What you need to know
'We thought this was a pretty positive story and I was willing to make the sacrifice.'
Taiwanese band 911 (玖壹壹) on Aug. 26 posted a video on their Facebook page in response to the criticism it has been receiving for the controversial rap music video the band produced with Malaysian rapper Namewee (黃明志).
All three members of the band appear in the near four-minute video. KEN-G (建志), the member who plays the Prophet Muhammad in the music video, says, “Our agency issued two statements for us earlier, but both were deleted because they were not what we wanted to state. What I’m about to say next is what all three of us wish to say.”
KEN-G specifically brings up the shot of him as the Prophet Muhammad holding a gun and says the reason he did so was because Namewee proposed the idea.
“At the end of the video all four religious figures become friends and stand under a sign that reads, ‘love.’”
“We thought this was a pretty positive story and I was willing to make the sacrifice,” says KEN-G.
Spring Wind (春風), another 911 member, says Namewee told them he had applied for permission to film in the mosque and the band was very polite when they were in the building.
“We didn’t touch anything and thanked the person managing the mosque before leaving.”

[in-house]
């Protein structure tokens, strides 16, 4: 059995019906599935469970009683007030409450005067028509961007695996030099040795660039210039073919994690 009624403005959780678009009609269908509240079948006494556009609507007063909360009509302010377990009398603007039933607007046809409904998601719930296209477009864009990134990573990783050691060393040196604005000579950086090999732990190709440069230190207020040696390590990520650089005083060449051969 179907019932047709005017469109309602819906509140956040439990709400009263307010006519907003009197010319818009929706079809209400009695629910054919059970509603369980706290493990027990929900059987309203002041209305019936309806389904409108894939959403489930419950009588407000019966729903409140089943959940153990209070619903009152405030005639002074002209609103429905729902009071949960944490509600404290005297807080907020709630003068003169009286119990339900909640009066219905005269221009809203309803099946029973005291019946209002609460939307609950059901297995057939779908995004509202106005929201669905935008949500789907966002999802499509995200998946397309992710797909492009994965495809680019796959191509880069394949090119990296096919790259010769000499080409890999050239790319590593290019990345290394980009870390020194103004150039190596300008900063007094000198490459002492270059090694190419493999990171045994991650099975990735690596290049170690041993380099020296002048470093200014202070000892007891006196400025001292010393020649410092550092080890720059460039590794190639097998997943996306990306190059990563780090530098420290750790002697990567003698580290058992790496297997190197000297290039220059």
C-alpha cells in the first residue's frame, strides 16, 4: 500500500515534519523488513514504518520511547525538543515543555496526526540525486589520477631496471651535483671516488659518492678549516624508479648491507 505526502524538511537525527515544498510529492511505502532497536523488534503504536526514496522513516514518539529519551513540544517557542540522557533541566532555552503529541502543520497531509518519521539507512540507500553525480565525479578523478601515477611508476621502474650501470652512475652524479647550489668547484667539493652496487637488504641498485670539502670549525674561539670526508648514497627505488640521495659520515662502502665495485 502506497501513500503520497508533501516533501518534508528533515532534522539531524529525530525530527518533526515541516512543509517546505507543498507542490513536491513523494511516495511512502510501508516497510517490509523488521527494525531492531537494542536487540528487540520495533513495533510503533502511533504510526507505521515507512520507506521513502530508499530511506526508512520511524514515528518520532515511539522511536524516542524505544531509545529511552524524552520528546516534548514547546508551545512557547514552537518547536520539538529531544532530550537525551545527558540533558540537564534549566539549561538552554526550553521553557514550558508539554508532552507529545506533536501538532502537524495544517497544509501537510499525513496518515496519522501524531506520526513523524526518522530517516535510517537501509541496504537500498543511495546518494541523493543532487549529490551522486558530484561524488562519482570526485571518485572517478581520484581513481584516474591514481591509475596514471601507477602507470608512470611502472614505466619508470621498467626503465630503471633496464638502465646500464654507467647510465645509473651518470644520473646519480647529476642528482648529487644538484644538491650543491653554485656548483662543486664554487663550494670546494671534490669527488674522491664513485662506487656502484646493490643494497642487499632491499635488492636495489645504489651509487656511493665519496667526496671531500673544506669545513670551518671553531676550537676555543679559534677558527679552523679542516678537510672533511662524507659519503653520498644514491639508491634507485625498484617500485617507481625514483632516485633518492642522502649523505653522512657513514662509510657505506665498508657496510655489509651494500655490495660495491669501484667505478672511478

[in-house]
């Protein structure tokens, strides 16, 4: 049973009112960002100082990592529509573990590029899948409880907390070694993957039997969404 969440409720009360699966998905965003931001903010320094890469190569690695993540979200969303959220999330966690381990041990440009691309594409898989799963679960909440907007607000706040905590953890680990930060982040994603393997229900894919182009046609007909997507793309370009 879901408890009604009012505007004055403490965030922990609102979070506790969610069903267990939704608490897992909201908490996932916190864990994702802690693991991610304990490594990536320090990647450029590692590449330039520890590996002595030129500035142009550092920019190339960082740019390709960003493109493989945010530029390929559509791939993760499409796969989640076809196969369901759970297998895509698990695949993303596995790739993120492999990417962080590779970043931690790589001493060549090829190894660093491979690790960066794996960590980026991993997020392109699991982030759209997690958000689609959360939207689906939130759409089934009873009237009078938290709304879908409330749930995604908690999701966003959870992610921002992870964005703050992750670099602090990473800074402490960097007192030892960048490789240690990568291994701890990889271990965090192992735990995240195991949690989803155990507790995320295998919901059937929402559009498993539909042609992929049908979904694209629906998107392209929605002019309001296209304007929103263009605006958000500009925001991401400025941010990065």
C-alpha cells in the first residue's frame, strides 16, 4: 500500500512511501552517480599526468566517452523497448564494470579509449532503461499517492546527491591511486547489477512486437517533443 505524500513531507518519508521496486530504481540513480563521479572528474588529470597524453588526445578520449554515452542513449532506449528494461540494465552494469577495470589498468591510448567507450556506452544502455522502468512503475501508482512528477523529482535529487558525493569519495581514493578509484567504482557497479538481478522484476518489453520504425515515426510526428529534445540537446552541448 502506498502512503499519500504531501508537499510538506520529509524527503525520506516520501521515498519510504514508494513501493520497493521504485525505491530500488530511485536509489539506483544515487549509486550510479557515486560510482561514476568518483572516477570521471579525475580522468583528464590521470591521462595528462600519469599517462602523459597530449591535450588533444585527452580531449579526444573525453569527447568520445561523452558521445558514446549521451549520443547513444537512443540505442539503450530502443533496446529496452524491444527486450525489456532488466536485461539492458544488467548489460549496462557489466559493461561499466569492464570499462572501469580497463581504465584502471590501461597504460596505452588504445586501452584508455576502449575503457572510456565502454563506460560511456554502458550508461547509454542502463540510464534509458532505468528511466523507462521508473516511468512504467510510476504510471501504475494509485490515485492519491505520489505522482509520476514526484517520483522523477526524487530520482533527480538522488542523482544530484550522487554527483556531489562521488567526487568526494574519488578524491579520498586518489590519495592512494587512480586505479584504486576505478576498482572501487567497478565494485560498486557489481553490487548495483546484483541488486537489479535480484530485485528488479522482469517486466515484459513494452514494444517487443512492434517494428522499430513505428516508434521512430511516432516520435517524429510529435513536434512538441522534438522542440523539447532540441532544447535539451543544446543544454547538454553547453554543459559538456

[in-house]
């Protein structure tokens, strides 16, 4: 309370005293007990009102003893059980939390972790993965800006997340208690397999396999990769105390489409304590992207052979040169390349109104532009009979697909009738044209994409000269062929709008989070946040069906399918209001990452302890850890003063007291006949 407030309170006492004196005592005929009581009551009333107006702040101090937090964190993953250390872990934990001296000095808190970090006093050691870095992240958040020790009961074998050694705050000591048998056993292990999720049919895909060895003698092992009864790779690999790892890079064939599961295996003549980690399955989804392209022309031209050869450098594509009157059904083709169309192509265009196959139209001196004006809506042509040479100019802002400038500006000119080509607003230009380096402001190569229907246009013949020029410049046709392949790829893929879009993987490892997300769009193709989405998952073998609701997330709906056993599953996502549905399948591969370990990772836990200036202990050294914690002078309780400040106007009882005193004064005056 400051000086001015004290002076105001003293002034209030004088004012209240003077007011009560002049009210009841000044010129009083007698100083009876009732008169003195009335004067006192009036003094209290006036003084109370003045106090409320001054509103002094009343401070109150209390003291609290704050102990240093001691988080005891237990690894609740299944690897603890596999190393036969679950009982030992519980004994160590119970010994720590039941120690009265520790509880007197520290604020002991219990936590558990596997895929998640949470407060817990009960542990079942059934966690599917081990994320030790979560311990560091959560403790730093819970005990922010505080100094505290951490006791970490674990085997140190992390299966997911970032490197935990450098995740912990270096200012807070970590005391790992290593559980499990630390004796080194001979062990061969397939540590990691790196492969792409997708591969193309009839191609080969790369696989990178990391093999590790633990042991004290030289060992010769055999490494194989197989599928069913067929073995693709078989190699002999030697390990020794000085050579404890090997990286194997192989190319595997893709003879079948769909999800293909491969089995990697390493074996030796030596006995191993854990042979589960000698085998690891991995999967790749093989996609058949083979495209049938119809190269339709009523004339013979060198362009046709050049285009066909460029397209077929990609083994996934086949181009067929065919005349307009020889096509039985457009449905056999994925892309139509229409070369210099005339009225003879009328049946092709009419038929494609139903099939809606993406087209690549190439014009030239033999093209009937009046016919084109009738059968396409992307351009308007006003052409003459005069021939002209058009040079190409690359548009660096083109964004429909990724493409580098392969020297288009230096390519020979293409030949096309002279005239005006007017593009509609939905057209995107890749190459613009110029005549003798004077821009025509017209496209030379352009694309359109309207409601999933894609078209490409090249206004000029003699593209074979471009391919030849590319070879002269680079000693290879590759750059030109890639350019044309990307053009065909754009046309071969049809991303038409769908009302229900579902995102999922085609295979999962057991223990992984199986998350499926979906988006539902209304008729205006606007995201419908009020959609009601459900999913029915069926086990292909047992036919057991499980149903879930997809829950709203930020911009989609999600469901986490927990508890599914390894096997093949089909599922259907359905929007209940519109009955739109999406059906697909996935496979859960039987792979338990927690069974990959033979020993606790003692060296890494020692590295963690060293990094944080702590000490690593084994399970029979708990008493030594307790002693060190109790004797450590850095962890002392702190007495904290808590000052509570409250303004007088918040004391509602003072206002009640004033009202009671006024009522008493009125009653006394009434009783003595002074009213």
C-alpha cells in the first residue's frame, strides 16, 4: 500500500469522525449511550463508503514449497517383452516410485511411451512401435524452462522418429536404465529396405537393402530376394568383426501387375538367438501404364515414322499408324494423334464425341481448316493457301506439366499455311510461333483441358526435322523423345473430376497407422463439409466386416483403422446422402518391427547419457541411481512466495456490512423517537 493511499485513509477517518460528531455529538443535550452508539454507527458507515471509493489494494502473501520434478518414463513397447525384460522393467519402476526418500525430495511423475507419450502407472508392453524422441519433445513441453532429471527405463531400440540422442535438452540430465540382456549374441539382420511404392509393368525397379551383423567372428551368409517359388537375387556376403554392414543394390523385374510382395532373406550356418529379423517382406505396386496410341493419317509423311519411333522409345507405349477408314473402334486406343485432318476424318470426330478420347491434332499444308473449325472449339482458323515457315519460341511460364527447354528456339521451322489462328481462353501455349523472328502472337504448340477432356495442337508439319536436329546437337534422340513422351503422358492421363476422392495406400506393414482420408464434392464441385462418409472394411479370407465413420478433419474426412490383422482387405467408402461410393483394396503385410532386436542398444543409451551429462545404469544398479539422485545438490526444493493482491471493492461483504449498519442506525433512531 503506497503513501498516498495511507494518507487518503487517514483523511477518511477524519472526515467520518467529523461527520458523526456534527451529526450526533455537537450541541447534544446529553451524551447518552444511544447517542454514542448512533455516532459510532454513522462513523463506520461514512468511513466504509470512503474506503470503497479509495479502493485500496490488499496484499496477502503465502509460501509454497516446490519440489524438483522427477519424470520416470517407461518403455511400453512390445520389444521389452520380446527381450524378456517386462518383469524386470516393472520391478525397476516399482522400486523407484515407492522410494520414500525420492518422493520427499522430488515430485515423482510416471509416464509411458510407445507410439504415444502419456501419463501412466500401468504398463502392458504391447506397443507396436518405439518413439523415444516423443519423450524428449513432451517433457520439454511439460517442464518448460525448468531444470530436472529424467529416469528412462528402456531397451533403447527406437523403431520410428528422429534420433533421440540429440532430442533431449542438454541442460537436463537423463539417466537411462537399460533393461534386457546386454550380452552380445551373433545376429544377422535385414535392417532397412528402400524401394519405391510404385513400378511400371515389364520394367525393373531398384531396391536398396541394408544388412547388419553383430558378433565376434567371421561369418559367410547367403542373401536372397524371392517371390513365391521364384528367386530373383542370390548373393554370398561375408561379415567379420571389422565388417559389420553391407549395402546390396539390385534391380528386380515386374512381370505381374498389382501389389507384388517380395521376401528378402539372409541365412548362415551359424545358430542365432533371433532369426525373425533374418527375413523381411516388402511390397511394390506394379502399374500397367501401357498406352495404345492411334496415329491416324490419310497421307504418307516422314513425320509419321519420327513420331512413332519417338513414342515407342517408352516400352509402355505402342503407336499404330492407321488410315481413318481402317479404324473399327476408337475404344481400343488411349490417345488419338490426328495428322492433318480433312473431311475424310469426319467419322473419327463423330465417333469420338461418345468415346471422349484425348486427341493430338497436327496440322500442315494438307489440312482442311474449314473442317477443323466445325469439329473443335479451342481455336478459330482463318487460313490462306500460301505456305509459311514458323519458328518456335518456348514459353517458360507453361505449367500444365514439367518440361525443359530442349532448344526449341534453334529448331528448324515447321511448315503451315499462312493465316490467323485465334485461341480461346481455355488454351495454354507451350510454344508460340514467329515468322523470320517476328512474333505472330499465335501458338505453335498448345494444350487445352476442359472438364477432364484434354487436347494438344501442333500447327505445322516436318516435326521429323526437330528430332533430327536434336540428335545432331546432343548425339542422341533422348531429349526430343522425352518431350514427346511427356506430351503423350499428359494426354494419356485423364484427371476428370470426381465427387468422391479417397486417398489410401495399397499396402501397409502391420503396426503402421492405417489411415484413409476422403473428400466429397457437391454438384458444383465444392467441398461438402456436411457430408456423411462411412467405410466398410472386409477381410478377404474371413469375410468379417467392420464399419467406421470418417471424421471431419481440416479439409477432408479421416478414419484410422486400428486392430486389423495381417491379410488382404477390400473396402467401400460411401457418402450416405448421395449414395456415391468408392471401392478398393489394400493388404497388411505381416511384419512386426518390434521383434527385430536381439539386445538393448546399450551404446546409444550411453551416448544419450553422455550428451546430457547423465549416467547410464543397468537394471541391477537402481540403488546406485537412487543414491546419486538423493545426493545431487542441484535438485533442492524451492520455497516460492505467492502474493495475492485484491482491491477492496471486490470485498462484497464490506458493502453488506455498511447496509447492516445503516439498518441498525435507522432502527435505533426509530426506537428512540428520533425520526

KEN-G says, “We are artists. And we are people with self-consciousness. We know what to do. You can’t stop us from making our music, no matter what you say. We will definitely avoid controversial topics in the future and continue to produce good music.”
The member concluded the video by saying to the band’s agency, “Don’t delete this video again. Please.”
The video has been removed from the band’s Facebook page at the time of writing, but is still available on YouTube.
Namewee has been released after being investigated and detained by Malaysian authorities for "defiling a place of worship with the intention of insulting religion."
The rapper claims his music video was meant to promote religious harmony and world peace, and he should be solely held responsible for it.
“The Taiwanese band Nine One One (Jiu Yi Yi) was only responsible for singing and performing in the music video,” Namewee says in a Facebook post. “If you want to hold someone responsible, then let it be me alone.”
First Editor: Edward White
Second Editor: J. Michael Cole